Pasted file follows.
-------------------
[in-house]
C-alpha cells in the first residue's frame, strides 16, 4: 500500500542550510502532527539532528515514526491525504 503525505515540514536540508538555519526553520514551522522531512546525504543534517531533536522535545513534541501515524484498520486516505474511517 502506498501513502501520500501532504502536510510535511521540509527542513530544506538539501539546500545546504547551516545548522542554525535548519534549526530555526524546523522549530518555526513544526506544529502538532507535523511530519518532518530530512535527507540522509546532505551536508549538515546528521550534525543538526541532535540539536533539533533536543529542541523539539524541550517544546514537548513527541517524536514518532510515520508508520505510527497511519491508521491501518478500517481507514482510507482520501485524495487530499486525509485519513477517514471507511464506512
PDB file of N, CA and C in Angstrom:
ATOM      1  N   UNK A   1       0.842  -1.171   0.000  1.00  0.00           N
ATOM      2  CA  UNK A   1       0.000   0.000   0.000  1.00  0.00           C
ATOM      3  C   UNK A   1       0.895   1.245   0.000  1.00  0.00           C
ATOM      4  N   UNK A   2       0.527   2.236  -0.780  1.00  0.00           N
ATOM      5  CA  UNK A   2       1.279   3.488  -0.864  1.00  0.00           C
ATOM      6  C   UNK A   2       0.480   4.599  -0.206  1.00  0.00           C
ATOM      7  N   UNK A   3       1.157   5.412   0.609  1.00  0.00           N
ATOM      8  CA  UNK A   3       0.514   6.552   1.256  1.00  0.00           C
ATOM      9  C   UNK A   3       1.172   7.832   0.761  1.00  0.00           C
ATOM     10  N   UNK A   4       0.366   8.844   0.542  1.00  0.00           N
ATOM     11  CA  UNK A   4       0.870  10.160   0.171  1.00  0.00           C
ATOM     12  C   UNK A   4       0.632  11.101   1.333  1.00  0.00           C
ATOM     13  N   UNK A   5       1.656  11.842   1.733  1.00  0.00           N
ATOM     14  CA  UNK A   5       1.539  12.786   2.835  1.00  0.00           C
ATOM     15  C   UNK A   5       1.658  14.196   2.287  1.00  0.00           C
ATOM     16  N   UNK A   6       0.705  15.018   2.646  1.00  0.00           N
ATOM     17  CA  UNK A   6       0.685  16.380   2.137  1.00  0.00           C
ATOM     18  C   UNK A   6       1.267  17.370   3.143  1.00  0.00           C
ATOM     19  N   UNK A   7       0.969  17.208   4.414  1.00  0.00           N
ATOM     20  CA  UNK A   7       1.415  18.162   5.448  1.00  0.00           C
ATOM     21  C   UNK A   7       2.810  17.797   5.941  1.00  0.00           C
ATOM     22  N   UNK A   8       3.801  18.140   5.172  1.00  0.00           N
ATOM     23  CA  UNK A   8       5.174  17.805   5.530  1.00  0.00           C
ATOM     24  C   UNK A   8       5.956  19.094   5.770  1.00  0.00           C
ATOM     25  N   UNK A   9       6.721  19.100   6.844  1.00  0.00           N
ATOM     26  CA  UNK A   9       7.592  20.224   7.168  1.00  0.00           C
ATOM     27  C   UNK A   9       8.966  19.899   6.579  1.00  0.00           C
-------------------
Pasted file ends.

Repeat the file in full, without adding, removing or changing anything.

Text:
[in-house]
C-alpha cells in the first residue's frame, strides 16, 4: 500500500542550510502532527539532528515514526491525504 503525505515540514536540508538555519526553520514551522522531512546525504543534517531533536522535545513534541501515524484498520486516505474511517 502506498501513502501520500501532504502536510510535511521540509527542513530544506538539501539546500545546504547551516545548522542554525535548519534549526530555526524546523522549530518555526513544526506544529502538532507535523511530519518532518530530512535527507540522509546532505551536508549538515546528521550534525543538526541532535540539536533539533533536543529542541523539539524541550517544546514537548513527541517524536514518532510515520508508520505510527497511519491508521491501518478500517481507514482510507482520501485524495487530499486525509485519513477517514471507511464506512
PDB file of N, CA and C in Angstrom:
ATOM      1  N   UNK A   1       0.842  -1.171   0.000  1.00  0.00           N
ATOM      2  CA  UNK A   1       0.000   0.000   0.000  1.00  0.00           C
ATOM      3  C   UNK A   1       0.895   1.245   0.000  1.00  0.00           C
ATOM      4  N   UNK A   2       0.527   2.236  -0.780  1.00  0.00           N
ATOM      5  CA  UNK A   2       1.279   3.488  -0.864  1.00  0.00           C
ATOM      6  C   UNK A   2       0.480   4.599  -0.206  1.00  0.00           C
ATOM      7  N   UNK A   3       1.157   5.412   0.609  1.00  0.00           N
ATOM      8  CA  UNK A   3       0.514   6.552   1.256  1.00  0.00           C
ATOM      9  C   UNK A   3       1.172   7.832   0.761  1.00  0.00           C
ATOM     10  N   UNK A   4       0.366   8.844   0.542  1.00  0.00           N
ATOM     11  CA  UNK A   4       0.870  10.160   0.171  1.00  0.00           C
ATOM     12  C   UNK A   4       0.632  11.101   1.333  1.00  0.00           C
ATOM     13  N   UNK A   5       1.656  11.842   1.733  1.00  0.00           N
ATOM     14  CA  UNK A   5       1.539  12.786   2.835  1.00  0.00           C
ATOM     15  C   UNK A   5       1.658  14.196   2.287  1.00  0.00           C
ATOM     16  N   UNK A   6       0.705  15.018   2.646  1.00  0.00           N
ATOM     17  CA  UNK A   6       0.685  16.380   2.137  1.00  0.00           C
ATOM     18  C   UNK A   6       1.267  17.370   3.143  1.00  0.00           C
ATOM     19  N   UNK A   7       0.969  17.208   4.414  1.00  0.00           N
ATOM     20  CA  UNK A   7       1.415  18.162   5.448  1.00  0.00           C
ATOM     21  C   UNK A   7       2.810  17.797   5.941  1.00  0.00           C
ATOM     22  N   UNK A   8       3.801  18.140   5.172  1.00  0.00           N
ATOM     23  CA  UNK A   8       5.174  17.805   5.530  1.00  0.00           C
ATOM     24  C   UNK A   8       5.956  19.094   5.770  1.00  0.00           C
ATOM     25  N   UNK A   9       6.721  19.100   6.844  1.00  0.00           N
ATOM     26  CA  UNK A   9       7.592  20.224   7.168  1.00  0.00           C
ATOM     27  C   UNK A   9       8.966  19.899   6.579  1.00  0.00           C